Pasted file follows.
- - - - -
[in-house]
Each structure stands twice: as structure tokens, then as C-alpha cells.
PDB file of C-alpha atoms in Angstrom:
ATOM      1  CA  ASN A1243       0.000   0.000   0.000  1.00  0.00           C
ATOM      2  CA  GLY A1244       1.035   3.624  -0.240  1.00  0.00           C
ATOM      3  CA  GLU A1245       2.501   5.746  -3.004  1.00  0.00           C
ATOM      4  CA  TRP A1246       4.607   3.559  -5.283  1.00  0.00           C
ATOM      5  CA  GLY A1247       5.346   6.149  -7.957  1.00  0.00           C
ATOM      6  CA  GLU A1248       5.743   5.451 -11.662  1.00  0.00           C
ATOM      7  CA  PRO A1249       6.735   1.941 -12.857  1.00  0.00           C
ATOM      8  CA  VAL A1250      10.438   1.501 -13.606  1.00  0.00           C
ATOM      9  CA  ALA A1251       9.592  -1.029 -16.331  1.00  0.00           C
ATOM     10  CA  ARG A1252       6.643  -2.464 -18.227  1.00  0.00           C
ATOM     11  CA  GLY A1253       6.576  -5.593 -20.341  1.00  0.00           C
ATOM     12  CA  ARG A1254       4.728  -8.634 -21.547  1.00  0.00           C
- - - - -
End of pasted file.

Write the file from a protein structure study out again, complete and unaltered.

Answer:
[in-house]
Each structure stands twice: as structure tokens, then as C-alpha cells.
PDB file of C-alpha atoms in Angstrom:
ATOM      1  CA  ASN A1243       0.000   0.000   0.000  1.00  0.00           C
ATOM      2  CA  GLY A1244       1.035   3.624  -0.240  1.00  0.00           C
ATOM      3  CA  GLU A1245       2.501   5.746  -3.004  1.00  0.00           C
ATOM      4  CA  TRP A1246       4.607   3.559  -5.283  1.00  0.00           C
ATOM      5  CA  GLY A1247       5.346   6.149  -7.957  1.00  0.00           C
ATOM      6  CA  GLU A1248       5.743   5.451 -11.662  1.00  0.00           C
ATOM      7  CA  PRO A1249       6.735   1.941 -12.857  1.00  0.00           C
ATOM      8  CA  VAL A1250      10.438   1.501 -13.606  1.00  0.00           C
ATOM      9  CA  ALA A1251       9.592  -1.029 -16.331  1.00  0.00           C
ATOM     10  CA  ARG A1252       6.643  -2.464 -18.227  1.00  0.00           C
ATOM     11  CA  GLY A1253       6.576  -5.593 -20.341  1.00  0.00           C
ATOM     12  CA  ARG A1254       4.728  -8.634 -21.547  1.00  0.00           C